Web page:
“I see, but tell me about the last time you saw your wife alive, monsieur.”
“My wife left our home after a verbal exchange in one of her snit-fits on New Year’s Eve, about nine at night Pacific Time, after informing me that Rouxette had been her lover for a year and a half and that she was leaving me for good. Inspector I had a detective prove they were having an affair months ago, so I picked an argument with my wife to stall her. I had been aware of their plans to meet that night and had had enough of Vixa’s infidelity with that pussy-licking, never-pick-up-a-bill dyke.”
“Cut the vulgarities please and focus on the facts. What did you do about this affair?”
“I had my secretary forge a note in my wife’s pen style from samples of my wife’s handwriting and arrange for a courier to deliver the note to Rouxette presuming she would be at the location on my wife’s party ticket. Rouxette is the kind no class who does not know how to arrive fashionably late to anything, so I knew she would be there before my wife would. Did I commit a crime by doing this?”
“If you were in France it would be up to a panel of judges to decide that, but all I want to do is clear up the loose ends.”
“My wife and that piece of junk in her trunk had loose swinging derrières alright.”
“Tell me what was in the note your secretary wrote from your instructions Mr. James.”
“The note said that Vixa was dumping Rouxette and staying with me, because she had fallen back in love with me. May be, part of me wanted this to be true. Convincing my secretary that this was just an innocent prank took some charm and a diamond bracelet Vixa hadn’t worn in years. I didn’t hire my secretary for her shorthand if you know what I mean?”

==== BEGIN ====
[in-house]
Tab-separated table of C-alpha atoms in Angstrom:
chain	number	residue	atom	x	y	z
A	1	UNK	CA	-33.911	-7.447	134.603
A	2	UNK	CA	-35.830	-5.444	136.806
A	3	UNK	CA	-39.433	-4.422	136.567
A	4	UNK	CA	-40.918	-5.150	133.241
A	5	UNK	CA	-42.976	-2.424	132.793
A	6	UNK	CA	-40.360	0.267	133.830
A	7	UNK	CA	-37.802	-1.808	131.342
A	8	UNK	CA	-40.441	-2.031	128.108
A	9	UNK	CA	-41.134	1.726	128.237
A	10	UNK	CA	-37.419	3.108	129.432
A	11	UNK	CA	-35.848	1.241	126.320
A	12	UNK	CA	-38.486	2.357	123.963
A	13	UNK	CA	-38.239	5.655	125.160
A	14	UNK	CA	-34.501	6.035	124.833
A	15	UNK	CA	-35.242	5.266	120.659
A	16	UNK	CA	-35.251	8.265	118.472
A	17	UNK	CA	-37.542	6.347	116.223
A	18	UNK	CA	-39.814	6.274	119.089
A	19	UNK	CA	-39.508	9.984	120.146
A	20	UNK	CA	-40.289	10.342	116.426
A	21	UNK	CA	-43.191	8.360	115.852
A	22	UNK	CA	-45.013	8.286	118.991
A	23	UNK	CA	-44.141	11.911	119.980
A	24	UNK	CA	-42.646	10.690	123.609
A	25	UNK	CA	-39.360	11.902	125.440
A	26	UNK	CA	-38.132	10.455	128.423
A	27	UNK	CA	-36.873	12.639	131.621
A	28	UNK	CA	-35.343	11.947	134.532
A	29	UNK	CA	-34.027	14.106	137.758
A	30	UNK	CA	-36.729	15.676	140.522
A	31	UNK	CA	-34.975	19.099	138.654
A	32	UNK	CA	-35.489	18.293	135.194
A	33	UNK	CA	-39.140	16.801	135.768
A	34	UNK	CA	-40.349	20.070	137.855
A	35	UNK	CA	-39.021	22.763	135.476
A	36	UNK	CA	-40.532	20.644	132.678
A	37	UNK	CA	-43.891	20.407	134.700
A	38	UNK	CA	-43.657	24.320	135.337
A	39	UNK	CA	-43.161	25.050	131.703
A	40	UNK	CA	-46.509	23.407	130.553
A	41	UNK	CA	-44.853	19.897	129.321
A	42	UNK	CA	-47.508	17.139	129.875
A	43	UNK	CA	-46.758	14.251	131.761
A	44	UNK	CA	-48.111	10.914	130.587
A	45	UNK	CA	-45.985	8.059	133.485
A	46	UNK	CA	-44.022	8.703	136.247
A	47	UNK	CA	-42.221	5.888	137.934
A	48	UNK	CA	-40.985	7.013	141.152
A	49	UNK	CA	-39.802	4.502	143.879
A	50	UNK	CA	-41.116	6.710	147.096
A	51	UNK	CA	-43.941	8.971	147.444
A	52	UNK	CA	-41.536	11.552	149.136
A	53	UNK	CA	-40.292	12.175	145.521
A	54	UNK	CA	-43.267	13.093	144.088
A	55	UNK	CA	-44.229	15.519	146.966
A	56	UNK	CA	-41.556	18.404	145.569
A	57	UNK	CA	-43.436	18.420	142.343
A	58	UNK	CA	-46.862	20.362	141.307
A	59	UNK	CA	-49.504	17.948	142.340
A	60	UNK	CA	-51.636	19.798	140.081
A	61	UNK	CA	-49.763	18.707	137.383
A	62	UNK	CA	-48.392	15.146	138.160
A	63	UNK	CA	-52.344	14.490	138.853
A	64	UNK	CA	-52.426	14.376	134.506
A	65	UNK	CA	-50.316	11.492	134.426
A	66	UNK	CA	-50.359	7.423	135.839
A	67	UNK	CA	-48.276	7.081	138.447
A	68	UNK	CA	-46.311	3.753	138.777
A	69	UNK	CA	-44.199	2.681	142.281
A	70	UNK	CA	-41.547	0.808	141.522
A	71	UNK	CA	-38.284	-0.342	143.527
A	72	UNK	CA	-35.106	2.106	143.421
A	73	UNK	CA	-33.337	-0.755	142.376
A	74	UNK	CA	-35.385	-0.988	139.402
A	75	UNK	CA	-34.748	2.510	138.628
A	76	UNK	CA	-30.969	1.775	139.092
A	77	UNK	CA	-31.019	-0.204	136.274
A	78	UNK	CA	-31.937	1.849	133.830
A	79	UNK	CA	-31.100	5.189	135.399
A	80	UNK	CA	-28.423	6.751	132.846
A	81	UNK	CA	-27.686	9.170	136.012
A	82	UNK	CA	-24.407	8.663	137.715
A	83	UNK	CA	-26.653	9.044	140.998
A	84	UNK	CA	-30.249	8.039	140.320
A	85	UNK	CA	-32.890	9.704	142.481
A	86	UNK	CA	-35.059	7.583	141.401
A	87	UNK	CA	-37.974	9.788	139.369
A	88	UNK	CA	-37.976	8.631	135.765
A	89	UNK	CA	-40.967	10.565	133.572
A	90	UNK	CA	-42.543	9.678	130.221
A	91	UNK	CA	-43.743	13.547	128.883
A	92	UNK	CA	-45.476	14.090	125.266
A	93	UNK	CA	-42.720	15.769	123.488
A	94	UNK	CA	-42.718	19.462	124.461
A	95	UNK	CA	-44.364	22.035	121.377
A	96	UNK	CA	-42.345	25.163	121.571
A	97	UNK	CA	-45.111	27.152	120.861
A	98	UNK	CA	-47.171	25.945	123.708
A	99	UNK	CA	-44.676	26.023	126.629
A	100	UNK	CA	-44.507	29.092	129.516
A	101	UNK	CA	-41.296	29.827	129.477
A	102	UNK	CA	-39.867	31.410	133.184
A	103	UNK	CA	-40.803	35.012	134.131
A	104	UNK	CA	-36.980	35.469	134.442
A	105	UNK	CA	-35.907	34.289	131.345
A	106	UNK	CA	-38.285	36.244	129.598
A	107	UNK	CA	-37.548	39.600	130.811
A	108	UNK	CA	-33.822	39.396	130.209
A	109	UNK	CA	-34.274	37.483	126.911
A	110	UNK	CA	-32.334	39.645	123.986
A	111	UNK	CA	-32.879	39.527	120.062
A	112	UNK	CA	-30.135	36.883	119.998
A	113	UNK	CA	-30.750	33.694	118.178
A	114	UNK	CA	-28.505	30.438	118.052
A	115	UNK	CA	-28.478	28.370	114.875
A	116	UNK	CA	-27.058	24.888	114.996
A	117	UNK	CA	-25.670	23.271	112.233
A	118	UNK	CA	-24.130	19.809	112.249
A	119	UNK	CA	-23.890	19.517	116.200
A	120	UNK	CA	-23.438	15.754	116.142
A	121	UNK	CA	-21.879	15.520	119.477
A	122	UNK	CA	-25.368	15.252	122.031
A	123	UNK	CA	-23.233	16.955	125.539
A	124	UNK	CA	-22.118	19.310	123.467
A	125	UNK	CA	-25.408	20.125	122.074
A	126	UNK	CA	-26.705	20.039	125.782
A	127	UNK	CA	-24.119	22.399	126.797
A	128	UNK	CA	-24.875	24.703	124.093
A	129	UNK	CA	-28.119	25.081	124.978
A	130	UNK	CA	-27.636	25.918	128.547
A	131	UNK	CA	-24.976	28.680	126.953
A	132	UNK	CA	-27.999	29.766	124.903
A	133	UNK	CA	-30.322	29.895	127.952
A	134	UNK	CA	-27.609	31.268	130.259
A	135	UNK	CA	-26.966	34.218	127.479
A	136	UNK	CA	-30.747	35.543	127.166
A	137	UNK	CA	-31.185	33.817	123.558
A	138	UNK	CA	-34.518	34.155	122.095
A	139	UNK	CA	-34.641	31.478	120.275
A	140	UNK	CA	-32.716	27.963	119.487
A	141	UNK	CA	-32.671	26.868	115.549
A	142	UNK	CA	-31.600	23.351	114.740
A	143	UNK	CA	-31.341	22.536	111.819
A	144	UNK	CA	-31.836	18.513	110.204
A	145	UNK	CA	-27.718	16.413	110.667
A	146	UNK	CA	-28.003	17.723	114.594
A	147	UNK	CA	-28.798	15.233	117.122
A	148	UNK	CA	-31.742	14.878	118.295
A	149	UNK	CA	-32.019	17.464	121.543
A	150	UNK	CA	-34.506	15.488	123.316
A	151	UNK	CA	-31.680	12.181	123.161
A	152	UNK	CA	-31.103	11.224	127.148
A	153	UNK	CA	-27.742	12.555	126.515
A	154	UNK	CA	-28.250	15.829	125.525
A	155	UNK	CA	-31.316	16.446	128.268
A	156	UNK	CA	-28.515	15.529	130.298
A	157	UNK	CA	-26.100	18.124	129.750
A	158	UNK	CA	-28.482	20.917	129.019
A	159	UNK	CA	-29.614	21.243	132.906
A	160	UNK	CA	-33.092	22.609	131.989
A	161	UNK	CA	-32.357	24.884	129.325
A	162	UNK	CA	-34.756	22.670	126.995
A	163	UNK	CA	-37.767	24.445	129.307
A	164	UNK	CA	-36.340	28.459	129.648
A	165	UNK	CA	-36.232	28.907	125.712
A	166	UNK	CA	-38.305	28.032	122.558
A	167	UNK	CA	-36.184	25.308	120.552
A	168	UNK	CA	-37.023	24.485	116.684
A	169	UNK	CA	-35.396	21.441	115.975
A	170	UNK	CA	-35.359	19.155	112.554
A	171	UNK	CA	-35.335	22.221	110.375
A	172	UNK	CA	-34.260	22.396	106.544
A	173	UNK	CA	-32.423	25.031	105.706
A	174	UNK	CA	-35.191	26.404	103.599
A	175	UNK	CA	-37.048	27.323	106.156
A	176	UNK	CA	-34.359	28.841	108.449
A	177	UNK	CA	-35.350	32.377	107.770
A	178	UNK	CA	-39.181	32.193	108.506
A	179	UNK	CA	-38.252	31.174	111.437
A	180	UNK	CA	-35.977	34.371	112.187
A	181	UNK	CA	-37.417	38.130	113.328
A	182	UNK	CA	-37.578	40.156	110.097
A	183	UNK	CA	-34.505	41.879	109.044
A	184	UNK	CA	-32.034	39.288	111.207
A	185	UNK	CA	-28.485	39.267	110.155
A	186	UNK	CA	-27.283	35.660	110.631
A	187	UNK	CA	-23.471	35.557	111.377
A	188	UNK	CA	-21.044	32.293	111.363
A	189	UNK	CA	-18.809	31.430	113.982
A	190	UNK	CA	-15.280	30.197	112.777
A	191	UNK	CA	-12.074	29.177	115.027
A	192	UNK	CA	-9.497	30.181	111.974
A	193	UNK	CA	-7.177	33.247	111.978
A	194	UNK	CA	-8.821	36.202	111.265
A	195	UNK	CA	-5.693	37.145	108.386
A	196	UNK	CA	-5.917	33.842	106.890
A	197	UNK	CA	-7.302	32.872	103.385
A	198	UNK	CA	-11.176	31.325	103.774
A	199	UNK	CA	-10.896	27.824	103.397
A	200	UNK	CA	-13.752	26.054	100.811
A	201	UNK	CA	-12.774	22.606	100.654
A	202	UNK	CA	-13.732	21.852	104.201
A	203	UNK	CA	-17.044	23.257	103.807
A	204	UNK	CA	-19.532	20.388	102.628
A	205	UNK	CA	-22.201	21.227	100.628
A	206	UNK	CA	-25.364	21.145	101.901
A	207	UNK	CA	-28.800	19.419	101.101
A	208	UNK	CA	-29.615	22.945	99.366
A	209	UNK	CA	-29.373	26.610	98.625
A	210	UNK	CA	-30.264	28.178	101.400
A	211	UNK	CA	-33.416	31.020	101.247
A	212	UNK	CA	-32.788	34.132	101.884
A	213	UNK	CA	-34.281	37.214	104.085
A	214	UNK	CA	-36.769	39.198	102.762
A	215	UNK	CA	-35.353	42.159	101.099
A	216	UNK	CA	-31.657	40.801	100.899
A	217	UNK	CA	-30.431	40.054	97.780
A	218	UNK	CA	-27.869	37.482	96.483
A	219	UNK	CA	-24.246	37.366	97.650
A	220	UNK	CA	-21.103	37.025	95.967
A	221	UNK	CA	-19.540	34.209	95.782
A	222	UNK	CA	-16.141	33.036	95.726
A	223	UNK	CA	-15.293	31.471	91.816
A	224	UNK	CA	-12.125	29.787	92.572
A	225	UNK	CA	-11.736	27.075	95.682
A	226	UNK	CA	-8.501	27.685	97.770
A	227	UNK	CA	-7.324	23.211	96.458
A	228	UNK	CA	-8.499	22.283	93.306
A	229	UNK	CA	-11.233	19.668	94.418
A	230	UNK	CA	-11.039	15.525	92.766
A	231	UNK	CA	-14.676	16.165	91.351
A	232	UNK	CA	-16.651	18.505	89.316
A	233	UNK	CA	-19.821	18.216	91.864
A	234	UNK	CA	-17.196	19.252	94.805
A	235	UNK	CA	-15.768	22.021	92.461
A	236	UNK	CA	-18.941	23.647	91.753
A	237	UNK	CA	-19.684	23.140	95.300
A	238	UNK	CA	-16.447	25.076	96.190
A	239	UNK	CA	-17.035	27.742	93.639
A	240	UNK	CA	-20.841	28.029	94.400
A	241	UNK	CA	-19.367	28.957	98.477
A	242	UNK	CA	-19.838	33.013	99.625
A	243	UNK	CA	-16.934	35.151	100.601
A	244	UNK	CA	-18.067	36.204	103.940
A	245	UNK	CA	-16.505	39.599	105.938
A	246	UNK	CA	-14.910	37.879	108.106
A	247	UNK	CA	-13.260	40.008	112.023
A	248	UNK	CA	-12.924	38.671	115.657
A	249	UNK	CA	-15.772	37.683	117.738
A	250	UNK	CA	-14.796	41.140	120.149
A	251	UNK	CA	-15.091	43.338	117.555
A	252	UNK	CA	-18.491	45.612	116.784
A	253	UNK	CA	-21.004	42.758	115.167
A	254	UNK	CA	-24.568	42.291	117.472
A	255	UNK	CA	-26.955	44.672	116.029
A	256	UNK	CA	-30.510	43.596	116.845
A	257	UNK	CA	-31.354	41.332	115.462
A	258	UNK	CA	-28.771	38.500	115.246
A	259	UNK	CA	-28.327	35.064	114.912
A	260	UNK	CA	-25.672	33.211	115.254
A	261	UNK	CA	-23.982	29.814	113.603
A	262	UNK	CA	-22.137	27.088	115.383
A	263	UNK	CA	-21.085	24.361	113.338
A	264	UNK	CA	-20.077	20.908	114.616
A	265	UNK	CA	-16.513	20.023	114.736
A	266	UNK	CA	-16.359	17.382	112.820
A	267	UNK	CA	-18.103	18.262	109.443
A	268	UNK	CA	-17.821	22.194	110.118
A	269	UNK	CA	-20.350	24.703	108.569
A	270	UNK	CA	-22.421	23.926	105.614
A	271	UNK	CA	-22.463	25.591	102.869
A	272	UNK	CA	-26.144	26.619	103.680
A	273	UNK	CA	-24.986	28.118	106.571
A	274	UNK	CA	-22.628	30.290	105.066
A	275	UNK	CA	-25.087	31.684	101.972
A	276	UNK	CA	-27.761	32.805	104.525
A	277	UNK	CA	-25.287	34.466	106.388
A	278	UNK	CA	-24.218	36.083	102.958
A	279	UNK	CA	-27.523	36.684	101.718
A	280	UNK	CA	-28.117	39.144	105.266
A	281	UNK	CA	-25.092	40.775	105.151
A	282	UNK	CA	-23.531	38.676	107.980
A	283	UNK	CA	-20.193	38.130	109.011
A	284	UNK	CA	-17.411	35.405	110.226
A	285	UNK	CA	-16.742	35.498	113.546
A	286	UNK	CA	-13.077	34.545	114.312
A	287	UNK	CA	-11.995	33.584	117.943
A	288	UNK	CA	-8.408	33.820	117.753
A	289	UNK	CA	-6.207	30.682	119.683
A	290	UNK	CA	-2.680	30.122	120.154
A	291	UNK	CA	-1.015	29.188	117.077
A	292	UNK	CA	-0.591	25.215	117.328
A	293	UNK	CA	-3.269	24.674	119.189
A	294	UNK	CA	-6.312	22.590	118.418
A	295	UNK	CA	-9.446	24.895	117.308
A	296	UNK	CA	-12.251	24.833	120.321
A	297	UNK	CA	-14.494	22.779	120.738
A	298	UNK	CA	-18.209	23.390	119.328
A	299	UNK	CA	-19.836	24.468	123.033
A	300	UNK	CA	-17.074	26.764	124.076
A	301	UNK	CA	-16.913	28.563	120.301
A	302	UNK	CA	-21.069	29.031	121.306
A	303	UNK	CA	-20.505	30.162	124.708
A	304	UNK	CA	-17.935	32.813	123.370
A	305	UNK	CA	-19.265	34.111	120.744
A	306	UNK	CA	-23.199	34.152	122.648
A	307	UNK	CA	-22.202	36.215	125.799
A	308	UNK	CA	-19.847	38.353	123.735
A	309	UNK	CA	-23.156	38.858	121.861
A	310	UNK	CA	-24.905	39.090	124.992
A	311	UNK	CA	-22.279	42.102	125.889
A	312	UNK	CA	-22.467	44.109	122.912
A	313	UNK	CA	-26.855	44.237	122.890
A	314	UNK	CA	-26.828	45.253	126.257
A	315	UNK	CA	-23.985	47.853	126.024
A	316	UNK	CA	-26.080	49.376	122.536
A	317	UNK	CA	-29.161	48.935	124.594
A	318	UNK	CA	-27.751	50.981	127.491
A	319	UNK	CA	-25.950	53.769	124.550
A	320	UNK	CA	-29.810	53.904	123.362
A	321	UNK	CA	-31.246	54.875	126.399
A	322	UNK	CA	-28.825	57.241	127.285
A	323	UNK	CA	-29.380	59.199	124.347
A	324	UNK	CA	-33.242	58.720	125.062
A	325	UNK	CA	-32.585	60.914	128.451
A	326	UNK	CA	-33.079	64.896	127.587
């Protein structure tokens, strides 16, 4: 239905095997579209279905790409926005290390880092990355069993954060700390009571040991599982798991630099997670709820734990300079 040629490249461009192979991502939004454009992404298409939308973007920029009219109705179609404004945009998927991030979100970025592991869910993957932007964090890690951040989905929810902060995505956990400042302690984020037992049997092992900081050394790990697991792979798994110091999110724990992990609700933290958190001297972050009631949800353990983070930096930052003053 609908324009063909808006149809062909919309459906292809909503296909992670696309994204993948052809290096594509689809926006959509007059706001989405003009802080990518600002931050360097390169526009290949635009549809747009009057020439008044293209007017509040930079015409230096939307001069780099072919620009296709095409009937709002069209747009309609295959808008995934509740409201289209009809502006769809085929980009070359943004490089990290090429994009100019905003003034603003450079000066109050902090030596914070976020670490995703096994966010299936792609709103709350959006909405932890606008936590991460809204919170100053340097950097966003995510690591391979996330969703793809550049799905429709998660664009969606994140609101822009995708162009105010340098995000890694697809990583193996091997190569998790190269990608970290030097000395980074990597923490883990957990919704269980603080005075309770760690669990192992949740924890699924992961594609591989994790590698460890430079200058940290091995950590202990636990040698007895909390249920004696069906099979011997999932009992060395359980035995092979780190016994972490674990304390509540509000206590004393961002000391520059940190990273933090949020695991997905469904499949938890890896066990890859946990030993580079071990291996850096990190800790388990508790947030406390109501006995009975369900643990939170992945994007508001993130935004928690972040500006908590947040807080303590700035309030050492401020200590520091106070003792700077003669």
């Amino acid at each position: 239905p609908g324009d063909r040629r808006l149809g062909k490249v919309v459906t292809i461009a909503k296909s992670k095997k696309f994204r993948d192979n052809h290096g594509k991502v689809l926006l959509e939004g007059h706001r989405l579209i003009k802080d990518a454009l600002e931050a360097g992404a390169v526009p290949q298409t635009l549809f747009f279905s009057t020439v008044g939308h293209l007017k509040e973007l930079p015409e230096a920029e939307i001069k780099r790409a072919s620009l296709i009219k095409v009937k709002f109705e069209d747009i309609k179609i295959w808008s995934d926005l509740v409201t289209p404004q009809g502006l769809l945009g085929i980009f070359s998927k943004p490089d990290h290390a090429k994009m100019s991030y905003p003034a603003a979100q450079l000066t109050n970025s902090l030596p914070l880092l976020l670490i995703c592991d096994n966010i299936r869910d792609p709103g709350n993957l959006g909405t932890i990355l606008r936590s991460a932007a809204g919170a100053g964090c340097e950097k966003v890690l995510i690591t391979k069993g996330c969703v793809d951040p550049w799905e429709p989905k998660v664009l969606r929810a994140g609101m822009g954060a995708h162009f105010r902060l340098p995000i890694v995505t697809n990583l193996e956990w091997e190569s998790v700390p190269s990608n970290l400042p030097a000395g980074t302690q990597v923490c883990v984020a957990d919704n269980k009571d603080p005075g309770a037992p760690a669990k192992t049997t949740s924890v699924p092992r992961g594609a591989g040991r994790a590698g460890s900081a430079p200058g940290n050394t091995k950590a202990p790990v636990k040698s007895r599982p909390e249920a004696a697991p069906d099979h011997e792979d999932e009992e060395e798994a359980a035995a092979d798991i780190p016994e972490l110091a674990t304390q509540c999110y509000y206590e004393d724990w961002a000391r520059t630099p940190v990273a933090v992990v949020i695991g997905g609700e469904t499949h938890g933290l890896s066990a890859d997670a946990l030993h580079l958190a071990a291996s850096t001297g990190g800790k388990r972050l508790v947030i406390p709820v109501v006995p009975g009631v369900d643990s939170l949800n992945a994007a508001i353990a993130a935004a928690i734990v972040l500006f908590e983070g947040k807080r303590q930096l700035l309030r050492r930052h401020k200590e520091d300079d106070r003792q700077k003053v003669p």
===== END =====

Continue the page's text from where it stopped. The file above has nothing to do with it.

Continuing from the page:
“Your secretary is also your mistress, monsieur?”
“You’re a French man inspector, so you understand that a man’s needs are different than what most women want?”
“No comment on that one. Let me ask you why you would do such a thing to your own wife and her lover. Was it more to spite them, actual love for your wife or jealousy?”
“The first one more than the other two, but I still have…I mean do…did have limited feelings for Vixa. Does it matter? Rouxette must have believed that note, so what does that say about their grand amour?”
“I am not a woman nor know how they think. I swear to you that women here in France refuse to be understood. Are your American women the same?”
“You mentioned that you are married inspector?”
“Oui, almost twelve years now.”
“Well, thank God you’re not a fag like this client of me who keeps coming on to me. He keeps asking me to divorce my wife and marry him. What’s wrong with this fucked up world I ask you when that is allowed? Since that damn Prop 8 got overturned, California is once again the land of fruits with over-active, rainbow nuts. You let those perverts marry as well I hear.”
“Only recently, but so what? You aren’t gay, are you monsieur?”
“Listen, Pepe Le Pew. I’ve got nothing against them as long as stick it to their own. You think I got any pleasure from sucking off my client who has a crush on me?”
“Why would you do that monsieur if you are not gay yourself?”